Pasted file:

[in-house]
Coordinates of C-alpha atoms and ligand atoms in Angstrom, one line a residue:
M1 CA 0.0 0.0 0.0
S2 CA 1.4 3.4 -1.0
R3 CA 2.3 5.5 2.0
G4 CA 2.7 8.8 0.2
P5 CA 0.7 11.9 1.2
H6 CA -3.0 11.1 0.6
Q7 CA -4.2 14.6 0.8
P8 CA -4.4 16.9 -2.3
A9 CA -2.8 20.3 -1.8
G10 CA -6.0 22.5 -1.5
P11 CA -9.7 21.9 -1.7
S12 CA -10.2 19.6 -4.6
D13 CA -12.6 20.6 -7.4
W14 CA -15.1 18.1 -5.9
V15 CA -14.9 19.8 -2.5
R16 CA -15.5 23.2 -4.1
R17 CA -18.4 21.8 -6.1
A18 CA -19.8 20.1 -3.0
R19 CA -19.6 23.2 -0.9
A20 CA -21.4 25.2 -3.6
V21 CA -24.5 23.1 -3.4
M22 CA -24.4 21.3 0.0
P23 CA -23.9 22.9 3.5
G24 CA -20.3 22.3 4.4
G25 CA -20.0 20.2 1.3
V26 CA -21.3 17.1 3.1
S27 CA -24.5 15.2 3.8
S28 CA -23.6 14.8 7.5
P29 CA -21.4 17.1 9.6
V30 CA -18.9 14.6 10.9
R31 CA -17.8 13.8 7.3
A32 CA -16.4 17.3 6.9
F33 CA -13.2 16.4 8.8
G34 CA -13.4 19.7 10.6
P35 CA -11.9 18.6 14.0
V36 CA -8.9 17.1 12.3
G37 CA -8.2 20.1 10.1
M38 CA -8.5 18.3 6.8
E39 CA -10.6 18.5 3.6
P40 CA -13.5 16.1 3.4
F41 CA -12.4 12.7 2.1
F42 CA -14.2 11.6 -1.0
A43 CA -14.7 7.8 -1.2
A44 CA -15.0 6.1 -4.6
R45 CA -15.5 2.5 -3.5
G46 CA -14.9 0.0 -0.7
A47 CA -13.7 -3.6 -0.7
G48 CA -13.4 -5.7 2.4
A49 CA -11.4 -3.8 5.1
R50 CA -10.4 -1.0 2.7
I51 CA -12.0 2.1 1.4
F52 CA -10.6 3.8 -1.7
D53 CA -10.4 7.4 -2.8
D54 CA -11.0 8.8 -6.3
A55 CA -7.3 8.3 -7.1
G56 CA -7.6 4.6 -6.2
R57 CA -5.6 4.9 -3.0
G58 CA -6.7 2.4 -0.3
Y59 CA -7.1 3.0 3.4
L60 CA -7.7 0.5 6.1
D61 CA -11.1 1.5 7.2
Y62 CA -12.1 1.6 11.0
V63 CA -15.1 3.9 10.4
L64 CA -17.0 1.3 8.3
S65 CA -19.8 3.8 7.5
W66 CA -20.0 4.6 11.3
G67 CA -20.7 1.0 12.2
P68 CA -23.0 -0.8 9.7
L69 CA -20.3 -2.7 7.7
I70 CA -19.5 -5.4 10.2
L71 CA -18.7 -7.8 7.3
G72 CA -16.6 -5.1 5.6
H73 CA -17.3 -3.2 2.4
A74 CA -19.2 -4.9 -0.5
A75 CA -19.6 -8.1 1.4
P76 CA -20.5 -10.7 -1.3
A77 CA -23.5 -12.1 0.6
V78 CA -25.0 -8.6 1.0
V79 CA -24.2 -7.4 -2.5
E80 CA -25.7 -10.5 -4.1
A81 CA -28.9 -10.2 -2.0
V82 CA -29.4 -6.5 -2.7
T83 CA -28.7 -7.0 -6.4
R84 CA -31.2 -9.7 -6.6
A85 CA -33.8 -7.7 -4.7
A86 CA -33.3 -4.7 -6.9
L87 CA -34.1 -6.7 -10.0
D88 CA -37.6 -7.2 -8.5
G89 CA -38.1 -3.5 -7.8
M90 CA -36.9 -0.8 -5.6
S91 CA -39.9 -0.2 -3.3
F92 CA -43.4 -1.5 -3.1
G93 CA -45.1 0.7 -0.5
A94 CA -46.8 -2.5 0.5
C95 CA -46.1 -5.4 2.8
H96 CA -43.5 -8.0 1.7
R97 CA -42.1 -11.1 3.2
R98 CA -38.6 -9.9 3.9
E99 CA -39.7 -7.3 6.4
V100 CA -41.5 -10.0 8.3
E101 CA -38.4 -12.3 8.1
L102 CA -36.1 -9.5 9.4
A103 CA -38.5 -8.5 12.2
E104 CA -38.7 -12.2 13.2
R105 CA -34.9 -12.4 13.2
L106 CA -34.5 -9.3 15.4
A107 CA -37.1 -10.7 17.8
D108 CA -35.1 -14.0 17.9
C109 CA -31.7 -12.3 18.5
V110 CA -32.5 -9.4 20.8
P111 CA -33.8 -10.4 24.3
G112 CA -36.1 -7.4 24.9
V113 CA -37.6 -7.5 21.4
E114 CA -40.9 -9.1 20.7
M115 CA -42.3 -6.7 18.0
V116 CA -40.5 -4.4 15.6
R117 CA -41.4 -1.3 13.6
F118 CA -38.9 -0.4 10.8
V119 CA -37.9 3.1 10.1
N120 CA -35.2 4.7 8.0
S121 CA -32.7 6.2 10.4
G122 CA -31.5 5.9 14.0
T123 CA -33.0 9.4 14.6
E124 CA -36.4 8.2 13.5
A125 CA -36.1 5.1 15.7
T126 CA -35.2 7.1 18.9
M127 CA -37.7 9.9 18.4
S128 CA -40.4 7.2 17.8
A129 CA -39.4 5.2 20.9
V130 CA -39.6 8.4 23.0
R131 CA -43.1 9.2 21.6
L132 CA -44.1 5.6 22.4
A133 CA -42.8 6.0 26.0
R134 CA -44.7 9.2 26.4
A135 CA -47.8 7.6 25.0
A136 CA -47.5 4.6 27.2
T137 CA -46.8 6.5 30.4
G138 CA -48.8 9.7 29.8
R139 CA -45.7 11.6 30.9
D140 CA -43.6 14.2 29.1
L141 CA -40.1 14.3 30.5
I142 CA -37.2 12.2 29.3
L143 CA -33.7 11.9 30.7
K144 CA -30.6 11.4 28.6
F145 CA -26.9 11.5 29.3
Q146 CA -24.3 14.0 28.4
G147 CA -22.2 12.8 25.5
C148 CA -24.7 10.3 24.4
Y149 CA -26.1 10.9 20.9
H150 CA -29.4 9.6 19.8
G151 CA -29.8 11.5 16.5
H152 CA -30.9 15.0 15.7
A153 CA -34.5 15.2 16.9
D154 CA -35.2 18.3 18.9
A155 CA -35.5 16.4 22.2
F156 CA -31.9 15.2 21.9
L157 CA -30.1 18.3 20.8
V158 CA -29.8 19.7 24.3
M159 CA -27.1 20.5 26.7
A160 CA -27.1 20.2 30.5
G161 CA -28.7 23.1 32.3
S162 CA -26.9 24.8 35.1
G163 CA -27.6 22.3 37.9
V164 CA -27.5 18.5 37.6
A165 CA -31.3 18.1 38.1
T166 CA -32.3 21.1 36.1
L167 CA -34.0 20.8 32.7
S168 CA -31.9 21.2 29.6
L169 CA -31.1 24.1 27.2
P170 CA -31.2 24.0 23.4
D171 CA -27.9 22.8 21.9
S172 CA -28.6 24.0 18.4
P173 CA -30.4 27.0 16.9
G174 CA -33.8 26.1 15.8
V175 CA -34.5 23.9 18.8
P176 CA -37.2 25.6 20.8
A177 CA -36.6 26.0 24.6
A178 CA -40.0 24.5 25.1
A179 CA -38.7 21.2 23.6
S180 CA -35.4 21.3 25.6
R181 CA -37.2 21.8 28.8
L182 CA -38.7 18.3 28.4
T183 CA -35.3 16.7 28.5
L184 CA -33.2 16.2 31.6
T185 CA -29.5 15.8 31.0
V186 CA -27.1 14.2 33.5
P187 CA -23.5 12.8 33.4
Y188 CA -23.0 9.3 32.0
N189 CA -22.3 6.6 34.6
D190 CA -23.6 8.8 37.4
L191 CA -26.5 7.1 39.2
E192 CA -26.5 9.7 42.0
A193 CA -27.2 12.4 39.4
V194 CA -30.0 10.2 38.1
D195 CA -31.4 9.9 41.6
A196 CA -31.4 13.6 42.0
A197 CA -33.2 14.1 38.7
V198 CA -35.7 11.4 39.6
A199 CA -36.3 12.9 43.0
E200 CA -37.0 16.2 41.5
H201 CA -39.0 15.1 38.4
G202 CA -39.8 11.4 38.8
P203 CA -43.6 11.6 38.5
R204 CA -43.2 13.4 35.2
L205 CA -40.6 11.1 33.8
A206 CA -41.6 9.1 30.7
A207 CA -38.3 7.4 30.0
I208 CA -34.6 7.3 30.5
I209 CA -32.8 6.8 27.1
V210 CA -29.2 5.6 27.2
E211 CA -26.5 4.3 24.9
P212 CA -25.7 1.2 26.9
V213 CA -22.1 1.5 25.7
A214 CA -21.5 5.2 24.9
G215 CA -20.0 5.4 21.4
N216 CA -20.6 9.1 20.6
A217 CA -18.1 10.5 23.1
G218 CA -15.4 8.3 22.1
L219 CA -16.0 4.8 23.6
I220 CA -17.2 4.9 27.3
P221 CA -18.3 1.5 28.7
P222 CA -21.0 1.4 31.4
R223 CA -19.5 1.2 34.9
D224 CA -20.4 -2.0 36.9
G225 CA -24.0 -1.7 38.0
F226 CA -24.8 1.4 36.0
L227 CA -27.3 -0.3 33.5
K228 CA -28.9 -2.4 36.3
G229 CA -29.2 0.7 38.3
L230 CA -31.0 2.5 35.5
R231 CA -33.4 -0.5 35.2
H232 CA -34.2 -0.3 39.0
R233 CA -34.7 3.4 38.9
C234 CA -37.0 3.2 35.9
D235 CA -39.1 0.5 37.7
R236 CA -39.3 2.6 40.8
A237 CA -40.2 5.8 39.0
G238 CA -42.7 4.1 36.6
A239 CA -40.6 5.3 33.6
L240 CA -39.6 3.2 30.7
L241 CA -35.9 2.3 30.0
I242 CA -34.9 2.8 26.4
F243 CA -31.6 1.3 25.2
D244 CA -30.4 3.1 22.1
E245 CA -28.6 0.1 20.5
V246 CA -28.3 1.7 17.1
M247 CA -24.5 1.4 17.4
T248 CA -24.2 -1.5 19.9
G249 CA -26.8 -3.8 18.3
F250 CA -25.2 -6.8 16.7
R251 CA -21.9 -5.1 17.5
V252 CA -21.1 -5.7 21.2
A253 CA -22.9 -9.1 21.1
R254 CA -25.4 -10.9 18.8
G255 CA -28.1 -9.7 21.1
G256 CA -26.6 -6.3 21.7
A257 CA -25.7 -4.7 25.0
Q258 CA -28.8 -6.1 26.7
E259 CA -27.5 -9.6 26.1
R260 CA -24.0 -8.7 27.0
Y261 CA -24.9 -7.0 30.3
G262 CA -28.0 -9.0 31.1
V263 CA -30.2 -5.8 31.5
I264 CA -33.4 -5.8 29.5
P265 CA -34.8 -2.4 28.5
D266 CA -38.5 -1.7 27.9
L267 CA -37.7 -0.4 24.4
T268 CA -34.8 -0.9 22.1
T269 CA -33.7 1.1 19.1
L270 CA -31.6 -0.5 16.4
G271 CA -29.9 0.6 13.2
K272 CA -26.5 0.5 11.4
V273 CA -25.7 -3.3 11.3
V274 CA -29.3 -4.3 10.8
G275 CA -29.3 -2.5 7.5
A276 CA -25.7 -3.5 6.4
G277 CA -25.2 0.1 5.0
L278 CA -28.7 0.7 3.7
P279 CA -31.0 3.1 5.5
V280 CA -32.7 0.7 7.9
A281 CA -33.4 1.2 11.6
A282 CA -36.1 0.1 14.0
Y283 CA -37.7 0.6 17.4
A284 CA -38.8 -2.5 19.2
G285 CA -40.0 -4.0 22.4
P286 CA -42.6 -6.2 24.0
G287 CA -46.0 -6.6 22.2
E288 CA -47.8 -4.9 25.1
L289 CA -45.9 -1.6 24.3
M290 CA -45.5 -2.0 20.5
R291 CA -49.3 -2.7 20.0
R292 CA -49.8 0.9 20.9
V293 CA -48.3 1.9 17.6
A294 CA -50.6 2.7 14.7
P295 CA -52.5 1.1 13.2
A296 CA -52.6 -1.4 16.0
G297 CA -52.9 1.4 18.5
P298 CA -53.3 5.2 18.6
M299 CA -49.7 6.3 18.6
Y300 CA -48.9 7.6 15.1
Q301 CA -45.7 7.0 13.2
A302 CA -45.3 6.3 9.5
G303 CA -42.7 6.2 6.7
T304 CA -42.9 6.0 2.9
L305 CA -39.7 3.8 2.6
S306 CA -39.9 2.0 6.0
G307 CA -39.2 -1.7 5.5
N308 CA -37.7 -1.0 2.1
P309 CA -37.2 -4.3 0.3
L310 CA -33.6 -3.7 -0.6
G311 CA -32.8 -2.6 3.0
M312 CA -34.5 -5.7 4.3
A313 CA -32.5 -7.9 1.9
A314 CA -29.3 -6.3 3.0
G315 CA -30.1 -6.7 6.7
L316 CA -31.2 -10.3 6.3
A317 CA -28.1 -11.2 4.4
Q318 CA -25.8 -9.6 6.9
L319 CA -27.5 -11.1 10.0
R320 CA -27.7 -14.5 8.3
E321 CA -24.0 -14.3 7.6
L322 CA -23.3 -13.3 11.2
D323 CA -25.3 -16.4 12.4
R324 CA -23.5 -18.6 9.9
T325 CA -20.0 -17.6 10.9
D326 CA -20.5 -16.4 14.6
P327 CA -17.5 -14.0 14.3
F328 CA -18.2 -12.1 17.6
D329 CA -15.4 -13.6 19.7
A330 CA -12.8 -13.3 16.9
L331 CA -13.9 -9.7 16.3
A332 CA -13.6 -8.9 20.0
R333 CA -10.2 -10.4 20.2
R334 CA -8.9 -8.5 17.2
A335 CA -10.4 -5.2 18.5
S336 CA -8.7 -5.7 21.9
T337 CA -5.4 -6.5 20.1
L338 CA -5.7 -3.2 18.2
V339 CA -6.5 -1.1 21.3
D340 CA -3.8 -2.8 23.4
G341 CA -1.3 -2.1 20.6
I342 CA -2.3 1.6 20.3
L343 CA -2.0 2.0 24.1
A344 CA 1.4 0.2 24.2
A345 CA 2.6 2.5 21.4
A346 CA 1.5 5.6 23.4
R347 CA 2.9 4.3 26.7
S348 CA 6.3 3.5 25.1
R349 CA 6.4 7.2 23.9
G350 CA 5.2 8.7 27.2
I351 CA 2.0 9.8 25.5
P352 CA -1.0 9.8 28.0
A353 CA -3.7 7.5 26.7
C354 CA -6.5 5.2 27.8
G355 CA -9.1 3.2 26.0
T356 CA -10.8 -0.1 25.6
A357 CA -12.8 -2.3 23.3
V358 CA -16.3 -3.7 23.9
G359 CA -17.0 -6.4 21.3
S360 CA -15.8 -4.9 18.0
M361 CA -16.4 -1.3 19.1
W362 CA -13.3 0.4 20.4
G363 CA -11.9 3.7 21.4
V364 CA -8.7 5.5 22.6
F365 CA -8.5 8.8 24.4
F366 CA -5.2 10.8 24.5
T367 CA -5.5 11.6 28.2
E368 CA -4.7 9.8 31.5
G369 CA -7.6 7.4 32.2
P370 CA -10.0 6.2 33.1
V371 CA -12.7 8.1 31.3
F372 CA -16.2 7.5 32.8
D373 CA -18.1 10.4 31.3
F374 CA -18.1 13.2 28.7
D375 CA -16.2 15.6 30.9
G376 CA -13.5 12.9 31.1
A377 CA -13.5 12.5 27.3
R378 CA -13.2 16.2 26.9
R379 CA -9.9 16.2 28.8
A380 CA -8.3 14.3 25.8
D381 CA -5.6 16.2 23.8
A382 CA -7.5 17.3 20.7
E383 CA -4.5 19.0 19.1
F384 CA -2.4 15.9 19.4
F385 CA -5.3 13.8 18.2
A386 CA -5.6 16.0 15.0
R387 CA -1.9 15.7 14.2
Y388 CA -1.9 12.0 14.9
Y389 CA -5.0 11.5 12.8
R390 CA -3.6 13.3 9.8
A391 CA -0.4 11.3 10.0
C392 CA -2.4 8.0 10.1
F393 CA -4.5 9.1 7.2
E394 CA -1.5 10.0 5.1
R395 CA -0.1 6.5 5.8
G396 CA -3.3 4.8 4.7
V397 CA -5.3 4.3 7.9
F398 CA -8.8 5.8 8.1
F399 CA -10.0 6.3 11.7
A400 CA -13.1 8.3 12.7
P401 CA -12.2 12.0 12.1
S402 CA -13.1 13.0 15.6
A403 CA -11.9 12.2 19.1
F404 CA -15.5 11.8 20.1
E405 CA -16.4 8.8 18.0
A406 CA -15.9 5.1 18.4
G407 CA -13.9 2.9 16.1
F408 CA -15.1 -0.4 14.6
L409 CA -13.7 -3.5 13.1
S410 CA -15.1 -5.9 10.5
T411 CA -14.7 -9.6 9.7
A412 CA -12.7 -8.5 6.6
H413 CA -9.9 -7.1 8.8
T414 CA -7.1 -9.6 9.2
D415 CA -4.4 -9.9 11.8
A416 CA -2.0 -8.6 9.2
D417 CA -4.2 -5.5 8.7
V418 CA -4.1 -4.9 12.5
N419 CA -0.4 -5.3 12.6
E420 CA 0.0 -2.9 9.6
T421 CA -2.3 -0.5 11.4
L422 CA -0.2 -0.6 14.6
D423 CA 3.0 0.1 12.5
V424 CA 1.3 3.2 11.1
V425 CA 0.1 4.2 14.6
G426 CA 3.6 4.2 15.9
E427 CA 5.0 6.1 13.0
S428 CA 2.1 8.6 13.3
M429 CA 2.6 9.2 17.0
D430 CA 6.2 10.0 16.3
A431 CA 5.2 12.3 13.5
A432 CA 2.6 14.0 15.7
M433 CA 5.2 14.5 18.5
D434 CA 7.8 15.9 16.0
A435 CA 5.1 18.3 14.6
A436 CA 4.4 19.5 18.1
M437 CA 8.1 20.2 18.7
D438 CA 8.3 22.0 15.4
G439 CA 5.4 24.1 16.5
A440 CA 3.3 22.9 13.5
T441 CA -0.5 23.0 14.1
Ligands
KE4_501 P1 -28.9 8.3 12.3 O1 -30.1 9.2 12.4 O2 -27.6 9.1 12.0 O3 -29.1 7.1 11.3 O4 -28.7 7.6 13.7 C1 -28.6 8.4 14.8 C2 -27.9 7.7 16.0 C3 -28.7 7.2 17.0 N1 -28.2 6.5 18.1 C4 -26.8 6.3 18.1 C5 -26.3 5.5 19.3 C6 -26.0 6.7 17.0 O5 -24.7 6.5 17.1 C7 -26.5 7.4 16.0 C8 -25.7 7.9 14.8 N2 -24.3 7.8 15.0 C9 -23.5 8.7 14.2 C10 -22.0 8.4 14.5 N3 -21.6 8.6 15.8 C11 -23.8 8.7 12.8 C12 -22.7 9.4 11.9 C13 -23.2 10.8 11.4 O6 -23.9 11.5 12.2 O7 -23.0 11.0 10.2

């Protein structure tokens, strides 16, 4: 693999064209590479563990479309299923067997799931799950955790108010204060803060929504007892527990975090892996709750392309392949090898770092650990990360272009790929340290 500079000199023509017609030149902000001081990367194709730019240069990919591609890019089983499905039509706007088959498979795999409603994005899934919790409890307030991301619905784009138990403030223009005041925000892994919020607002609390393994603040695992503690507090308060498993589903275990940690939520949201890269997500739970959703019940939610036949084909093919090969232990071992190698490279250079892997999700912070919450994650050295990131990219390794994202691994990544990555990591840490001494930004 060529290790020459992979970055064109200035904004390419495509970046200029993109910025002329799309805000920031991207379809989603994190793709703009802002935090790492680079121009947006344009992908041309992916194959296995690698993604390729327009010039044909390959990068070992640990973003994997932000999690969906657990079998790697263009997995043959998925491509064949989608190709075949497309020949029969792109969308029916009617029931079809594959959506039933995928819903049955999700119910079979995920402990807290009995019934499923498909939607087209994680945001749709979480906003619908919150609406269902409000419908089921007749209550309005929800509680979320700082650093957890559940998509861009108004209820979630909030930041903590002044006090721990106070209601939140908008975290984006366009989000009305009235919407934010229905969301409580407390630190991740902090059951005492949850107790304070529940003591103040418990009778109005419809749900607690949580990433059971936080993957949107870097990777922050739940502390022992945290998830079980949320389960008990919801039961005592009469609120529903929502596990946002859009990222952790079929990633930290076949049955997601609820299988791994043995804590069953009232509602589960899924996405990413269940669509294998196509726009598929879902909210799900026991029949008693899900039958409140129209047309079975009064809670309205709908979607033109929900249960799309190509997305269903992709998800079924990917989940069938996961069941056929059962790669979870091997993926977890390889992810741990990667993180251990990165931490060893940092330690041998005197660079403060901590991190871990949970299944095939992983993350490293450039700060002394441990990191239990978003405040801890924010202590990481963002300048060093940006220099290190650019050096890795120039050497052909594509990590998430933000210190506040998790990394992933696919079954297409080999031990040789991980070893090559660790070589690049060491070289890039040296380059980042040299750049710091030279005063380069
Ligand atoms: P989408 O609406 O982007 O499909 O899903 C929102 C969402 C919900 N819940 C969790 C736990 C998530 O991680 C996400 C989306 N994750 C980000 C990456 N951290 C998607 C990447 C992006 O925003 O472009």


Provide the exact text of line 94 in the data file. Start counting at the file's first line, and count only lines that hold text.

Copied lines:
F92 CA -43.4 -1.5 -3.1